Passion for Politics: A Community blog

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Why Vote?

Written by Karissa Swartz, Community blogger | Jun 27, 2012 3:52 PM

Every four years an election comes along that seems to divide the country momentarily, as different views are represented with only one man to come out on top and earn the title of "Mr. President." This election is back in town again, and not only is it separating Republicans and Democrats, but a whole new sect is forming out of the Republicans. This sect goes by the name of "Tea Party," and this year some activists from the group claim they are not going to vote in November's election.


Why do they say this? Some members think that Romney is far too moderate and is only disguising himself as a conservative in order to gain votes. Most accuse Romney of being a RINO, while others think he concentrates too much on enticing the independents or moderates. Most of the members of the Tea Party are far right conservatives, and they feel that Romney could possibly win their support if he gave a genuine effort to appeal to the party he is running with.


Now whether this is true or not can be further discussed later. Now, I would like to touch on a different aspect of the issue: the problem resulting from the abstention of voting.


So it's not a big deal that some Republicans don't want to vote, right? Wrong. It's not even the fact that it's the Republican Party that is refusing to vote. The underlying issue is that by a citizen not voting, he is relinquishing his civil right of suffrage that took years and years to gain. The fact is that by voting, you are letting your voice be heard. You are making a difference whenever you check that box and cast your ballot. Voting is not something to be taken lightly or overlooked, but so often these days it has become an option when just a few decades ago it was a priority.


The report that I read quoted Ana Puig, the state director of FreedomWorks and the co-chairwoman of Bucks County's Kitchen Table Patriots tea party group, along with Scott Burkholder, an organizer in the York County 912 Patriots. Both of them agree that many tea party members not voting could be dangerous. Puig also seems to think that not voting at all is the same as voting for the Democrat incumbent, Barack Obama.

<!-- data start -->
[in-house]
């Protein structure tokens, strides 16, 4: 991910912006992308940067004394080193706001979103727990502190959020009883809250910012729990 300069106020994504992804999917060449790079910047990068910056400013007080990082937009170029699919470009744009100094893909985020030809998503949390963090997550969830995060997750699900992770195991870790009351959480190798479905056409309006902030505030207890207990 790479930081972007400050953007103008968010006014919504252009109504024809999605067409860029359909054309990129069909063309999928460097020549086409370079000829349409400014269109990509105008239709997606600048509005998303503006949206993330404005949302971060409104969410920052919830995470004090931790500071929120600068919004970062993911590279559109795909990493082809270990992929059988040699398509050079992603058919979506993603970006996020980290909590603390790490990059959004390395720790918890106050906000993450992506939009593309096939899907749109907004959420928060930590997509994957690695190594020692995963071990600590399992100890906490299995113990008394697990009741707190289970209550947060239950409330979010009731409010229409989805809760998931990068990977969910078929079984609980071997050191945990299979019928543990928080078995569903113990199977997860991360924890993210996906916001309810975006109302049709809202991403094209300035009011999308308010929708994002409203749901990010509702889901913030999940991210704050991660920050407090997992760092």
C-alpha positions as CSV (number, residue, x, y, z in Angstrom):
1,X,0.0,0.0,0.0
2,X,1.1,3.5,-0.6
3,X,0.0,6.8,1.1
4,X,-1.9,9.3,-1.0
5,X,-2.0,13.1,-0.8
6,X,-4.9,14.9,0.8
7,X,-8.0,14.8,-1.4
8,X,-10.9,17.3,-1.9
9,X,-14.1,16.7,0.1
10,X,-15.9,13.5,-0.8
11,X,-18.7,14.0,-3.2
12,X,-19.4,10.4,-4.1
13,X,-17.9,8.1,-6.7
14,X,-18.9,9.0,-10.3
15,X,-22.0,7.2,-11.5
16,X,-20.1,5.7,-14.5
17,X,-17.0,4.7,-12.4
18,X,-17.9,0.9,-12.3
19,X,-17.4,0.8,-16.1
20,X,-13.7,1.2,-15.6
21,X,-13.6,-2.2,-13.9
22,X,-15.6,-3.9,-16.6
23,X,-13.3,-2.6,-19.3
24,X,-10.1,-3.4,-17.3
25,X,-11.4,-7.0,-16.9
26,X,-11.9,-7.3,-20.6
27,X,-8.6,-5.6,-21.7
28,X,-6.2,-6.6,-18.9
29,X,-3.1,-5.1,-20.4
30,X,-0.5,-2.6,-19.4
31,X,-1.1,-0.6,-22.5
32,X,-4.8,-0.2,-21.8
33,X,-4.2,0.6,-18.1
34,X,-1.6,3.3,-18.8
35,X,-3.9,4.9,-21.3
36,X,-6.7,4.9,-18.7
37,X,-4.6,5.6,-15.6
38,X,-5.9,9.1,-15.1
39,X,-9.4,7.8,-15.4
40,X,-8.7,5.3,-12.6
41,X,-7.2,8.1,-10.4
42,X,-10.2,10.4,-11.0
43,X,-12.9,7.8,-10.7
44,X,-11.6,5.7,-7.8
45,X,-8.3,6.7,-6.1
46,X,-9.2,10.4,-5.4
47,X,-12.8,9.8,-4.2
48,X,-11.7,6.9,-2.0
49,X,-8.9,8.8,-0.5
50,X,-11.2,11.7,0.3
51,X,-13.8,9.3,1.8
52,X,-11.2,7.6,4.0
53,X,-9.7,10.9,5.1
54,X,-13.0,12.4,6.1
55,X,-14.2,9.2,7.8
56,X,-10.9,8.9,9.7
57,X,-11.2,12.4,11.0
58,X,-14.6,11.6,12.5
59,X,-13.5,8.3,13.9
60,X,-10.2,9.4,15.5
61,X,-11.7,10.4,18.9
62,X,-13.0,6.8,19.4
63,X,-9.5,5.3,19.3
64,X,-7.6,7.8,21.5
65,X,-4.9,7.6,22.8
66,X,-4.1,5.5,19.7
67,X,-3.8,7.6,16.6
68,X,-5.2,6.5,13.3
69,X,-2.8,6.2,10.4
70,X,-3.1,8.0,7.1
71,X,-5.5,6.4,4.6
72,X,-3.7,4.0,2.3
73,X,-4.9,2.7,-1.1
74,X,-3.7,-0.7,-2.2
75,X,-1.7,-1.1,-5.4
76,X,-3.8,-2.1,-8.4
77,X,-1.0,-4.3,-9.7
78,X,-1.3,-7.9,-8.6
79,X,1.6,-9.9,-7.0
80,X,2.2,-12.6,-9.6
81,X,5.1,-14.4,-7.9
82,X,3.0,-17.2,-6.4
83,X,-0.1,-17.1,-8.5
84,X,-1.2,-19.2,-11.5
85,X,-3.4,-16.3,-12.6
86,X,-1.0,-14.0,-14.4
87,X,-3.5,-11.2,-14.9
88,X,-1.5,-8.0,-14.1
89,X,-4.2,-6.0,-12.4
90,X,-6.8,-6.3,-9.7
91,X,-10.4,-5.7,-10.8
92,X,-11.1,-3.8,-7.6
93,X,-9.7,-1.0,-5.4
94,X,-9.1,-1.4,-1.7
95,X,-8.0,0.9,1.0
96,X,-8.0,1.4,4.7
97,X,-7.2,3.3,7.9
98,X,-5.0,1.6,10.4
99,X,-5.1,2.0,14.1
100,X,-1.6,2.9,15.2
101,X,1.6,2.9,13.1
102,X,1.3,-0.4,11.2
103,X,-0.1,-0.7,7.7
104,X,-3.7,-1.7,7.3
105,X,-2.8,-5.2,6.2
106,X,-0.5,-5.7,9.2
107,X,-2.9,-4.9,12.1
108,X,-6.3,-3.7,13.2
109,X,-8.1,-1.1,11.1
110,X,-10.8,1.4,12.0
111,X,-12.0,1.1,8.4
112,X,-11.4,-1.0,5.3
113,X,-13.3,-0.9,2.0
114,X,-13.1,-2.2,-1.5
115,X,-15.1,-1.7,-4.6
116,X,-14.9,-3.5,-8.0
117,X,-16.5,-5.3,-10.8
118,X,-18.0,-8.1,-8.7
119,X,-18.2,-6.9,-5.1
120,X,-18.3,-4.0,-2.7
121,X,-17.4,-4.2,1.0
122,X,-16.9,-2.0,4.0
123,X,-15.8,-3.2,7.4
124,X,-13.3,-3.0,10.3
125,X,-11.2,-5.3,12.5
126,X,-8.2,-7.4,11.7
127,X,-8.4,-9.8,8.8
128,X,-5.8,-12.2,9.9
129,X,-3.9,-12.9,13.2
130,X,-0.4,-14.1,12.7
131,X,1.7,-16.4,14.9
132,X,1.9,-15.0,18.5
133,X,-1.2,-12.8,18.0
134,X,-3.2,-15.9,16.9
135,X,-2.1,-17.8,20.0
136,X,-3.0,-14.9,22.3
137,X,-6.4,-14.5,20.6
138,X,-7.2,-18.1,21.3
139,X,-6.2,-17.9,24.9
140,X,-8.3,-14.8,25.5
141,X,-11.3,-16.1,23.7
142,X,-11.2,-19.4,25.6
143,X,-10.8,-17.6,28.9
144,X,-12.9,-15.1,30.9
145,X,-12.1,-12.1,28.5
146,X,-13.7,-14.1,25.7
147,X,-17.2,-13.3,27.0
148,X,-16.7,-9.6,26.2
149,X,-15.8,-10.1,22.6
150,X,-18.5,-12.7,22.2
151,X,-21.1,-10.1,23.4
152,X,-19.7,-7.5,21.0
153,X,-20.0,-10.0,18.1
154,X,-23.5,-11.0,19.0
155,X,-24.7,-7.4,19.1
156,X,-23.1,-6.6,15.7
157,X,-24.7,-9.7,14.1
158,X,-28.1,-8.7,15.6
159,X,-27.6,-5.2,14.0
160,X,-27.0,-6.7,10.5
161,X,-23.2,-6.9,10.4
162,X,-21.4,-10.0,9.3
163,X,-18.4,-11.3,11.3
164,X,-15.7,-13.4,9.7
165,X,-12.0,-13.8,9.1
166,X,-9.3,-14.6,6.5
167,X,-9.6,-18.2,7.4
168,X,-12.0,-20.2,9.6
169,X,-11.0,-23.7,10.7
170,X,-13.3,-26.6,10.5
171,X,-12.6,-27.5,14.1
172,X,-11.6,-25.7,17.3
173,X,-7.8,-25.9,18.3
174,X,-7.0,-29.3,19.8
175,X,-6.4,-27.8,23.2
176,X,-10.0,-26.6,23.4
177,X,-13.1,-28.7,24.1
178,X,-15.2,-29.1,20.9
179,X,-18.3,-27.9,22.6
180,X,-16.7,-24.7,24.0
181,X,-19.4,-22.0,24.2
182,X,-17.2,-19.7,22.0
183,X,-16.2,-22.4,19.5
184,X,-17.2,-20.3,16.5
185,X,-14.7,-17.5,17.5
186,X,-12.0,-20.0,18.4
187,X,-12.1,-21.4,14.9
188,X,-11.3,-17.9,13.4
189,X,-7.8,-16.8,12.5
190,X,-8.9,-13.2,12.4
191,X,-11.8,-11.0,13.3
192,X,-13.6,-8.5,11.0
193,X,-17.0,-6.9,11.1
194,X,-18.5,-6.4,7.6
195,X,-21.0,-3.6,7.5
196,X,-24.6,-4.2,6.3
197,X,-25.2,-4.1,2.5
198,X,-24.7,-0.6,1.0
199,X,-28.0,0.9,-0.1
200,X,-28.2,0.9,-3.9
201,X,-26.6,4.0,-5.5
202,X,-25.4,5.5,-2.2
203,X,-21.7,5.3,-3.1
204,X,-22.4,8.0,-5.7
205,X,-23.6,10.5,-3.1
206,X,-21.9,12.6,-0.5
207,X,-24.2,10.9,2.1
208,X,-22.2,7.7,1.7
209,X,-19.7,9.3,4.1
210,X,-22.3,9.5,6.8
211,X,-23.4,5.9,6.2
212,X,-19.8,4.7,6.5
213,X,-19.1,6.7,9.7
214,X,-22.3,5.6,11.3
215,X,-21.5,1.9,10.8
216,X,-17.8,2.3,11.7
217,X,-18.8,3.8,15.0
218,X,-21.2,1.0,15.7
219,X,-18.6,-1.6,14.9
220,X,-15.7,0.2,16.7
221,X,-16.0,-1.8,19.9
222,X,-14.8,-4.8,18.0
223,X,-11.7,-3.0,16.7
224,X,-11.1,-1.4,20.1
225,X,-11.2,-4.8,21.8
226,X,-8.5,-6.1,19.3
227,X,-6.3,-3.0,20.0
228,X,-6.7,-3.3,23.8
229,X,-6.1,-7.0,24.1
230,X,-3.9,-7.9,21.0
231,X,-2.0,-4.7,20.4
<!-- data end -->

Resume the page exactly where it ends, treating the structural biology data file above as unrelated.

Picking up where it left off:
I'd have to agree with both of these statements. From my point of view, voting is seen as the one chance to let your voice be heard above the masses. You have an opportunity to change the outcome, but when you surrender this right, you also deny and reject your duty. People fought and died for the right to gain suffrage; the United States is a republic where people are able to let their voices be heard. So often this liberty is taken for granted, but it's always important to remember that this liberty was not free—it came with a price.


No candidate is perfect. Neither is any registered voter. Don't let that deter you; if you don't vote, you have let your chance to speak slip away. Research your candidates, and find out about the things that the television commercials aren't telling you. Know what you stand for and support the man who stands for those same things. If you don't vote, you relinquish your liberty and therefore have no right to complain. Don't abstain from voting, for one day we may not possess this great right and liberty that we do today.

Published in Passion for Politics: A Young Person?s Perspective - A community blog

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Comments: 1

  • claudzilla5 img 2012-11-09 16:54

    Bravo, well said! Reading this just a few days after the election, when I still remember the flush of good feelings I felt after casting my ballot. Hearing people say they didn't vote because they didn't like either of the presidential options frustrated me. What about all the down-ballot offices? In other states, there were numerous initiatives to chime in on. You're absolutely right, voting was hard-won (especially for women) and we show disrespect to those who fought for it when we choose not to vote.

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